By Joe Guzzardi
July 3, 2013
According to Speaker John Boehner, the House will not vote on S. 744, the Border Security, Economic Opportunity and Immigration Modernization Act. Boehner refuses to bring up S. 744 unless the majority of House Republicans support it. Boehner, Judiciary Chair Bob Goodlatte, and Trey Gowdy, Chair of the Subcommittee on Immigration and Border Security, vowed that under no circumstances will the House consider S. 744.
The two major hang ups among many are the Senate’s path to citizenship for 11 million illegal aliens and its failure to provide immediate improvements in border security. Instead, the House will introduce a series of smaller bills to deal with guest worker visas and internal enforcement. To date, the House is working on four bills, none of which include legalization.
Given what we’ve repeatedly heard, S. 744 should but may not be dead. Predictably, immigration advocates are undaunted. They’ve mapped out a multi-pronged approach to win over those in the House they perceive as sympathetic to their cause. The advocates have also targeted House leadership including Boehner, Majority Leader Eric Cantor and Majority Whip Kevin McCarthy. Along with directly lobbying the House, pro-immigration organizations will spend several million dollars in radio and television spots as well as launch a far-reaching social network campaign.
These are the proponents’ preliminary maneuvers. Amnesty backers also hold a trump card that while unlikely to be played, could be problematic. Known as a discharge petition, the House Democratic minority can with a small number of votes from the Republican majority force a vote on the Senate bill exactly as written. A total of 218 votes would be required to automatically bring S. 744 to the House floor. Since Democrats only have 201 votes, they'd need 17 Republicans to join them plus one for every wayward Democrat.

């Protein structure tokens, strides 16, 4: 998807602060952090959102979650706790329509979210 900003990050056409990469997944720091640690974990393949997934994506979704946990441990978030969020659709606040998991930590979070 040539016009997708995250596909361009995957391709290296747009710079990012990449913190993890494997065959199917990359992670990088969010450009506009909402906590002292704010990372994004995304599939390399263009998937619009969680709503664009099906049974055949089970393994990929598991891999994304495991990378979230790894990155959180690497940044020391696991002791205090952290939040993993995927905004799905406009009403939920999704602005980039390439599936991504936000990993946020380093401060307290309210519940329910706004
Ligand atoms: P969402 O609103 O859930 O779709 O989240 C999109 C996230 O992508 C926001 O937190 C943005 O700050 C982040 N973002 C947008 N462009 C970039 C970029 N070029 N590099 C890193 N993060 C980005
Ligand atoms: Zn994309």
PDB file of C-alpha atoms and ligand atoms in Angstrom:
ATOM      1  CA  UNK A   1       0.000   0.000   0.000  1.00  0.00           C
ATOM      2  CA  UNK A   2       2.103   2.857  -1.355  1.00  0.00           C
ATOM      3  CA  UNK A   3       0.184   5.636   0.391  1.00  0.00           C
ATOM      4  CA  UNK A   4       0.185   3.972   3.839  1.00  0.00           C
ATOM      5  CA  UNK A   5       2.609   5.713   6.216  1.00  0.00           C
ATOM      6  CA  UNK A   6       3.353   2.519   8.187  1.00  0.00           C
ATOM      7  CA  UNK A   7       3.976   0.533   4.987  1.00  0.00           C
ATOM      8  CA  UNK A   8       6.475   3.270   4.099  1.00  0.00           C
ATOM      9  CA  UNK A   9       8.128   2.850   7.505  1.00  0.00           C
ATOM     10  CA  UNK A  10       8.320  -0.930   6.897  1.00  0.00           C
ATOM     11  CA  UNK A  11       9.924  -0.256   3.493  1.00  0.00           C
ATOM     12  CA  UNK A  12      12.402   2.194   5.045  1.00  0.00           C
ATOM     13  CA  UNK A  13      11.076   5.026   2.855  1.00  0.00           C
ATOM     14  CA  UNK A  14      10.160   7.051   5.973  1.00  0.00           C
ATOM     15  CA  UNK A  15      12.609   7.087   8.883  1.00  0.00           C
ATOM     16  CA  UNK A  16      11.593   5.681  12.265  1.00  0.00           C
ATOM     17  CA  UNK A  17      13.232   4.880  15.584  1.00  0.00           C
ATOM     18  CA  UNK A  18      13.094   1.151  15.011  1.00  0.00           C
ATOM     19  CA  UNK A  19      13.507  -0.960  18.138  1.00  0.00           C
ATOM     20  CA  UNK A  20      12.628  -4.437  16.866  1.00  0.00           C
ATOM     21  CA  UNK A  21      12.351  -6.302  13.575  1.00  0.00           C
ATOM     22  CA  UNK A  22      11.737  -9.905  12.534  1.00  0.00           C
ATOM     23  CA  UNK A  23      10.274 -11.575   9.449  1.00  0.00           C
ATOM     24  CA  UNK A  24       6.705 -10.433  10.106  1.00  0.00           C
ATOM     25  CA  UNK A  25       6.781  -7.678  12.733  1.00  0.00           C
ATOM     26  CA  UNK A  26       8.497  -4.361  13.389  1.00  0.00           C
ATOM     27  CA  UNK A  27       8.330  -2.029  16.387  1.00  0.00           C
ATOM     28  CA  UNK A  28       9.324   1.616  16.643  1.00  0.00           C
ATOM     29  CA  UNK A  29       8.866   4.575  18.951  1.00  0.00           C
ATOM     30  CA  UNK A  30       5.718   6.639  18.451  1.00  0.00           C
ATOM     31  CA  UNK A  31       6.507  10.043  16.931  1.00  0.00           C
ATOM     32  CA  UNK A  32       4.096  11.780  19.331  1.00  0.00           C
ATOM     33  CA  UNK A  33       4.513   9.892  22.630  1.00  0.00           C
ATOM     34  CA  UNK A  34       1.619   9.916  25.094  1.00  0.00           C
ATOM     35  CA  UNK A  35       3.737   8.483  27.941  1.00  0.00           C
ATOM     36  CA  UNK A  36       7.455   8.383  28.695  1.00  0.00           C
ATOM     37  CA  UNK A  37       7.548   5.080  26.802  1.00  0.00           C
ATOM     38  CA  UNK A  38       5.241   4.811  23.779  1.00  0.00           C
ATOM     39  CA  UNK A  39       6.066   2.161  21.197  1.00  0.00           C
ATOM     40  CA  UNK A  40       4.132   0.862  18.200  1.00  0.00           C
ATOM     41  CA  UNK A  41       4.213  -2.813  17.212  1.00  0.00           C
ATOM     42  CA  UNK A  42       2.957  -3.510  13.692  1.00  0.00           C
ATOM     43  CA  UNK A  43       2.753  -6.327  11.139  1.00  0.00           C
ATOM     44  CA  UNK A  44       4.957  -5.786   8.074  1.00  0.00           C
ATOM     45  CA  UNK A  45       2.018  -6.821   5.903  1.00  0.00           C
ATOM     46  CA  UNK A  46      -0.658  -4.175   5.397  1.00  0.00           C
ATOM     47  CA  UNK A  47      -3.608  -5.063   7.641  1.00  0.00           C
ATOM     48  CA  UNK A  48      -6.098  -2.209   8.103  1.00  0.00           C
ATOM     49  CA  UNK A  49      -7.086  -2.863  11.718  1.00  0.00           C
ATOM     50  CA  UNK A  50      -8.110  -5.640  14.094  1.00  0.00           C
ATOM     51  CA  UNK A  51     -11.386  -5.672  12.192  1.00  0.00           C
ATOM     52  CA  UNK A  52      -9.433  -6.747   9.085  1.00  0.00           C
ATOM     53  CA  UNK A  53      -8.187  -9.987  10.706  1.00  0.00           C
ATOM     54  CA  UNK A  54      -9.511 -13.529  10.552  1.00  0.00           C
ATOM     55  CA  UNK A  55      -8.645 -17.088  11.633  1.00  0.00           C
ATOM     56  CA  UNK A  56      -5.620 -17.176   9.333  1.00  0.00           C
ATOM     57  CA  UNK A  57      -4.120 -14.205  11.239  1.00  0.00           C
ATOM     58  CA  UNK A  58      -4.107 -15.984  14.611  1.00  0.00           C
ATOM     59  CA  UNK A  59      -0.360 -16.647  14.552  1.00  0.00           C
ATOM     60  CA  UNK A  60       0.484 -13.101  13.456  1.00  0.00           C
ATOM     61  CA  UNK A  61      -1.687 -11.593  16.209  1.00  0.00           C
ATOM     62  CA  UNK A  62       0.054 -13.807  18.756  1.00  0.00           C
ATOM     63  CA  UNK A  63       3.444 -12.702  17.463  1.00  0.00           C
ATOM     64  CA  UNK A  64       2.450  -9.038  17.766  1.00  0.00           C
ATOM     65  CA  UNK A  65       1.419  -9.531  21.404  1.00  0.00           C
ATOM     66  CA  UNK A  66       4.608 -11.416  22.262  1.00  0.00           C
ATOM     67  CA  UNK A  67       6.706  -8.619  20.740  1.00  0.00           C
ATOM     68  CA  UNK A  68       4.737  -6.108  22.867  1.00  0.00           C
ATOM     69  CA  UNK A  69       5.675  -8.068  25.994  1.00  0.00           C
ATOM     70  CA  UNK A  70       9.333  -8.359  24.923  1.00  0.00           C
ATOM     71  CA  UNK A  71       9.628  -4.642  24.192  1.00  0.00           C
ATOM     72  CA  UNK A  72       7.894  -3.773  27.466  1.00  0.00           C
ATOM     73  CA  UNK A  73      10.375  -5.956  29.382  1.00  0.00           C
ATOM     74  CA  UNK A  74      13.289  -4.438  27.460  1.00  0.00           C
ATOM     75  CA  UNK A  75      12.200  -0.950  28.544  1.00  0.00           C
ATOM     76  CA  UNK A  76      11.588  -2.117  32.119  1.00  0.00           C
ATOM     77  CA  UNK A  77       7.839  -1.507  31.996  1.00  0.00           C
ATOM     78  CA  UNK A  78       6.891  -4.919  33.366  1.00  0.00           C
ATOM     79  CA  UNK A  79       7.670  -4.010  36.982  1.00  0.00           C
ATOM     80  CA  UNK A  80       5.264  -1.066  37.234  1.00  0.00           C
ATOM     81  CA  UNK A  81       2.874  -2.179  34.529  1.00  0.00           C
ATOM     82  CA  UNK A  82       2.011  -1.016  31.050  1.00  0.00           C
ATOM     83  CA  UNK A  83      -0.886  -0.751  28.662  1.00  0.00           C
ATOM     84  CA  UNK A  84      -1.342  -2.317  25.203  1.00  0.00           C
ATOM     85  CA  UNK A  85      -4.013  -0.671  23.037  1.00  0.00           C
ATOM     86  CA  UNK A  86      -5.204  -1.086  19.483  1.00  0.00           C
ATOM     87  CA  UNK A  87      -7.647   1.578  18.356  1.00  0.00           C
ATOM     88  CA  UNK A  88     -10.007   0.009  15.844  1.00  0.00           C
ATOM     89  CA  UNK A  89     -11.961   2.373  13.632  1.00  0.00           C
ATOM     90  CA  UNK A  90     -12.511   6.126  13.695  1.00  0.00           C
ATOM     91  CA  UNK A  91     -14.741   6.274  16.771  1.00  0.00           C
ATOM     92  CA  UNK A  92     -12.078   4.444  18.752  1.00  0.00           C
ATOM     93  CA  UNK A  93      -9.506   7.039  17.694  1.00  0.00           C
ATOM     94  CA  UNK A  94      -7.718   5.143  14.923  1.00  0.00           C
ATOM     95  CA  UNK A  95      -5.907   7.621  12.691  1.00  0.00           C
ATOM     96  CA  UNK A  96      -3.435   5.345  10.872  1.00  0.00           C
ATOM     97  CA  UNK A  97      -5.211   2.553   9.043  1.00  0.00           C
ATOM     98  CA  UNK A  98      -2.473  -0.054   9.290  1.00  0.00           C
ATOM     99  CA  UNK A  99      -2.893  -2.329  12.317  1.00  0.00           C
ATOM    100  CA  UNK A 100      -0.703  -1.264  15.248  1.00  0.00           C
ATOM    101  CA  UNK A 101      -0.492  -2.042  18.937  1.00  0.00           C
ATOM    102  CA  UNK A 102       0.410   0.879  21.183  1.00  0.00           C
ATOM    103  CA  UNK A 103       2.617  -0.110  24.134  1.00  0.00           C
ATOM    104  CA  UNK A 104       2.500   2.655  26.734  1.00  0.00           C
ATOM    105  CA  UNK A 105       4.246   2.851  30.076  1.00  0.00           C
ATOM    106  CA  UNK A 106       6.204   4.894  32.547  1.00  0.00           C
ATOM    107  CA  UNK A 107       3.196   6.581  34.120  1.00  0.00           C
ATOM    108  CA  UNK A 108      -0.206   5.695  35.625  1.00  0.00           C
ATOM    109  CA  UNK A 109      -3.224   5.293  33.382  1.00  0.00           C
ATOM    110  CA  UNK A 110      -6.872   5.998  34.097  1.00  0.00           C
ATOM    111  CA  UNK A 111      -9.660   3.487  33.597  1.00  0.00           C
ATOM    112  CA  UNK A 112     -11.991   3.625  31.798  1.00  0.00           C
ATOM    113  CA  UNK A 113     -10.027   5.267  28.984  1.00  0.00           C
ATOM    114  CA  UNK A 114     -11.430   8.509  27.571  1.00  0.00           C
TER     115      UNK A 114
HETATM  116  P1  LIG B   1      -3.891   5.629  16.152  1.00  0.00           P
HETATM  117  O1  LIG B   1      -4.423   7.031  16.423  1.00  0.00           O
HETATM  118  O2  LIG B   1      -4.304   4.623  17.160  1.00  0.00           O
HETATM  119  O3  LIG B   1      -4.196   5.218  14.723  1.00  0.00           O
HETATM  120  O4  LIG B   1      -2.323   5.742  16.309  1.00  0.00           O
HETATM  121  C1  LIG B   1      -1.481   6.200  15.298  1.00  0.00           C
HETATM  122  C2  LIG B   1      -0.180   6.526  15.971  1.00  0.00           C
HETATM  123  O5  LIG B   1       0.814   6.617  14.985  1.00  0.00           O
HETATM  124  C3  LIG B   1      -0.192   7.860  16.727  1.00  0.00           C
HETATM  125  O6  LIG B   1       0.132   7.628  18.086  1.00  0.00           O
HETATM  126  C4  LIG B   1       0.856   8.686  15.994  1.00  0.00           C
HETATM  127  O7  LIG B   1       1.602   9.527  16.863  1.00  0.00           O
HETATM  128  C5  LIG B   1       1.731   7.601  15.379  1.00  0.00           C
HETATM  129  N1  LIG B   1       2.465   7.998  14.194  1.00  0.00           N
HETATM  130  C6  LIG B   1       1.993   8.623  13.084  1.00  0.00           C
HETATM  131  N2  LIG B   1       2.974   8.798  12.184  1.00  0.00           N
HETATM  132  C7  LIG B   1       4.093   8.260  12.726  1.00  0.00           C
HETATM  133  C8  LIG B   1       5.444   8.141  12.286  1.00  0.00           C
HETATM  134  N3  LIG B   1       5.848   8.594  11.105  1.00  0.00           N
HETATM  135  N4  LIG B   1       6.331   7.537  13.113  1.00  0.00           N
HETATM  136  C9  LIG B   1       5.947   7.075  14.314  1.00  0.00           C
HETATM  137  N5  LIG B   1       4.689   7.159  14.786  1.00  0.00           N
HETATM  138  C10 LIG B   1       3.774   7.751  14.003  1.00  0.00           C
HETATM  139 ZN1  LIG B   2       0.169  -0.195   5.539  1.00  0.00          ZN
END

Although a discharge petition in a partisan and polarized House is unlikely, it poses a danger that Republicans would prefer not to deal with. Discharge petitions are more frequently used to send a message like the Democrats did last December when they wanted to bring up a Senate bill extending the Bush tax cuts on income under $250,000 a year.
Signing a petition would have dire consequences for the Republican signatory. First, it’s a direct affront to the majority leadership. In the case of the most contentious, toxic of issues—immigration—Republicans would face external repercussions, even if leadership tacitly gives it the go ahead. Come primary season, defectors would be challenged from the right and would be unlikely to survive.
Even though a Democratic-led petition may ultimately be more effective on immigration than it was on taxes, Boehner would have a huge incentive to use all his muscle to prevent Republicans from signing. Keeping House control is crucial to Boehner.
To the House, making 11 million aliens citizens is the most intolerable of dozens of intolerable provisions in the Senate legislation. The only reason that Republicans might want to facilitate passing S. 744 would be if they could somehow get the political credit. That won’t happen.
House Republicans considering jumping ship need to get serious. If they become enablers in legalizing illegal aliens, all the credit will go to the Gang of 8, Senate liberals and the White House. What turncoat Republicans would likely get is voted out of office.
Joe Guzzardi is a Californians for Population Stabilization Senior Writing Fellow whose columns have been syndicated since 1986. Contact him at [email protected]